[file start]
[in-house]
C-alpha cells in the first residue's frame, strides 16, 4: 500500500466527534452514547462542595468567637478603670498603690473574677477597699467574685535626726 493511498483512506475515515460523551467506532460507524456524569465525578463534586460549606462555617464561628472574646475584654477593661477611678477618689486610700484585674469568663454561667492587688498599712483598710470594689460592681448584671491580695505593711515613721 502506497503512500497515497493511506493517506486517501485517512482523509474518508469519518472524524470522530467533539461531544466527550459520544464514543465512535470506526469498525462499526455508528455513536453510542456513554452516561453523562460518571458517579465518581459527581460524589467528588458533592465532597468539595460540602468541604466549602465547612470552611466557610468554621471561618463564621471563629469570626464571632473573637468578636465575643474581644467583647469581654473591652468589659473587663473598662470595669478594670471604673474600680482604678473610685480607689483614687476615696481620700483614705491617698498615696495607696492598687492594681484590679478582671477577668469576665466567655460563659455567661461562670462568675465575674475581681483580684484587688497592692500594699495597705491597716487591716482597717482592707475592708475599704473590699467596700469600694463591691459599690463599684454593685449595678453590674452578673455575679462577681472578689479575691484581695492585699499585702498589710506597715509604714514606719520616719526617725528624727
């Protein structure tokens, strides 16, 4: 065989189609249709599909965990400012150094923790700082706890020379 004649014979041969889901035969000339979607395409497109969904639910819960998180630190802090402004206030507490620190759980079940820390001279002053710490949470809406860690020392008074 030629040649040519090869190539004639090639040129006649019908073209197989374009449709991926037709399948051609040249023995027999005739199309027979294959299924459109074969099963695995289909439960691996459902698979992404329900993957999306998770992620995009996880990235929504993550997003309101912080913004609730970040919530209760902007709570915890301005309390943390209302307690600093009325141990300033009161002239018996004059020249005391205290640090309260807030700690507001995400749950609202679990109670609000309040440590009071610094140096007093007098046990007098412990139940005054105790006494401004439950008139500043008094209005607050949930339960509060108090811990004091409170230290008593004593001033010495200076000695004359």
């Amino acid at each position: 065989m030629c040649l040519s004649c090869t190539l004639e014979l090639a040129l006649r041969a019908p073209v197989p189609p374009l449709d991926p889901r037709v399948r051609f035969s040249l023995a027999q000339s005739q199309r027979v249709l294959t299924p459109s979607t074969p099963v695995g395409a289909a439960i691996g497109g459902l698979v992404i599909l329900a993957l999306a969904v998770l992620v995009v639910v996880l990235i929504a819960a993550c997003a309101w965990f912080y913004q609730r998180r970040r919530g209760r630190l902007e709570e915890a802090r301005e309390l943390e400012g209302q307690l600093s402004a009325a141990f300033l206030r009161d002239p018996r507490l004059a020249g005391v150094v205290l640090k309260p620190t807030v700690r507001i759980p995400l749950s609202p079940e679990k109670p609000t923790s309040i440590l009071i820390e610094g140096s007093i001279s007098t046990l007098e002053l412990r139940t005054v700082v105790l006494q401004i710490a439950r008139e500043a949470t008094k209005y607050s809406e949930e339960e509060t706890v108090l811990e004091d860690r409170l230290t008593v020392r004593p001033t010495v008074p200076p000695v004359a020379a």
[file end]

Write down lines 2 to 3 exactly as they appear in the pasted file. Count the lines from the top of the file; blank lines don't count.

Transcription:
C-alpha cells in the first residue's frame, strides 16, 4: 500500500466527534452514547462542595468567637478603670498603690473574677477597699467574685535626726 493511498483512506475515515460523551467506532460507524456524569465525578463534586460549606462555617464561628472574646475584654477593661477611678477618689486610700484585674469568663454561667492587688498599712483598710470594689460592681448584671491580695505593711515613721 502506497503512500497515497493511506493517506486517501485517512482523509474518508469519518472524524470522530467533539461531544466527550459520544464514543465512535470506526469498525462499526455508528455513536453510542456513554452516561453523562460518571458517579465518581459527581460524589467528588458533592465532597468539595460540602468541604466549602465547612470552611466557610468554621471561618463564621471563629469570626464571632473573637468578636465575643474581644467583647469581654473591652468589659473587663473598662470595669478594670471604673474600680482604678473610685480607689483614687476615696481620700483614705491617698498615696495607696492598687492594681484590679478582671477577668469576665466567655460563659455567661461562670462568675465575674475581681483580684484587688497592692500594699495597705491597716487591716482597717482592707475592708475599704473590699467596700469600694463591691459599690463599684454593685449595678453590674452578673455575679462577681472578689479575691484581695492585699499585702498589710506597715509604714514606719520616719526617725528624727
């Protein structure tokens, strides 16, 4: 065989189609249709599909965990400012150094923790700082706890020379 004649014979041969889901035969000339979607395409497109969904639910819960998180630190802090402004206030507490620190759980079940820390001279002053710490949470809406860690020392008074 030629040649040519090869190539004639090639040129006649019908073209197989374009449709991926037709399948051609040249023995027999005739199309027979294959299924459109074969099963695995289909439960691996459902698979992404329900993957999306998770992620995009996880990235929504993550997003309101912080913004609730970040919530209760902007709570915890301005309390943390209302307690600093009325141990300033009161002239018996004059020249005391205290640090309260807030700690507001995400749950609202679990109670609000309040440590009071610094140096007093007098046990007098412990139940005054105790006494401004439950008139500043008094209005607050949930339960509060108090811990004091409170230290008593004593001033010495200076000695004359």